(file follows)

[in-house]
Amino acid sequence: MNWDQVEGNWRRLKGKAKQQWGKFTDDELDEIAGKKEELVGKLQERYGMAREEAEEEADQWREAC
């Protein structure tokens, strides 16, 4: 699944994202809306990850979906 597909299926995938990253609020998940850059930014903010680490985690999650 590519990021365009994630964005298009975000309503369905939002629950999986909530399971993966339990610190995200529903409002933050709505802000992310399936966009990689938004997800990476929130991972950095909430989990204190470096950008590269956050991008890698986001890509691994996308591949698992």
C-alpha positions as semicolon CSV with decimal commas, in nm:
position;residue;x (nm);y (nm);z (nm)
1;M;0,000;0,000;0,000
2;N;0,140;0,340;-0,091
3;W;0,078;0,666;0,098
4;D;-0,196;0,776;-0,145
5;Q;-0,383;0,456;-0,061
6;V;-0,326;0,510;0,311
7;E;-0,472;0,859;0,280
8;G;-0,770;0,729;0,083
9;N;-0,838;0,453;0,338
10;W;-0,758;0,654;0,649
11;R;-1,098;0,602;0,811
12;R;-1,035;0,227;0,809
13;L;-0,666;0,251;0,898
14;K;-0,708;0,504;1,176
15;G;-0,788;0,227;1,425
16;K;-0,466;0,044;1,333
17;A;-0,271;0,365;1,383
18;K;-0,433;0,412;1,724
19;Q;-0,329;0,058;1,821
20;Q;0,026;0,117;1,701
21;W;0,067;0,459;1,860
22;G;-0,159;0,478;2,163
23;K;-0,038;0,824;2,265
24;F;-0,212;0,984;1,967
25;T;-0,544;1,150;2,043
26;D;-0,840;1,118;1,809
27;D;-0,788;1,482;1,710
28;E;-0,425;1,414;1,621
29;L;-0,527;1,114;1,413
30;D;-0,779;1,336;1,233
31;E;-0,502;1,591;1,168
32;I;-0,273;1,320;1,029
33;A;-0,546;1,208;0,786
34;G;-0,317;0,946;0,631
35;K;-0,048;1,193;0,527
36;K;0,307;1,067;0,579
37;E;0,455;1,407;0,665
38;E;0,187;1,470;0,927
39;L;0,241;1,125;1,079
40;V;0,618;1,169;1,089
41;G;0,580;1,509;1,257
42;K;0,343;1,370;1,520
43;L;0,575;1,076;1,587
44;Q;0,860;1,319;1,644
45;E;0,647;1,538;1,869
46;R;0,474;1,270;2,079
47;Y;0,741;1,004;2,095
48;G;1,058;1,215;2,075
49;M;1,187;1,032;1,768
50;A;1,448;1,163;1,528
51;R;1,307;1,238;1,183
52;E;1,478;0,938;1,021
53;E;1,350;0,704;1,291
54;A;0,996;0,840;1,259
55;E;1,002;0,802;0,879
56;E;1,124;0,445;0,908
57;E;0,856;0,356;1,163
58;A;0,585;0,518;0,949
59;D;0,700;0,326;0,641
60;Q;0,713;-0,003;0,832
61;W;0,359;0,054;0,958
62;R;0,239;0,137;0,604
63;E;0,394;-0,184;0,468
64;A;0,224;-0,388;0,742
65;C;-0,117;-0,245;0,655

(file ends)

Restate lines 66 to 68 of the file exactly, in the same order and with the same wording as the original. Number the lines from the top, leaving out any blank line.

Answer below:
61;W;0,359;0,054;0,958
62;R;0,239;0,137;0,604
63;E;0,394;-0,184;0,468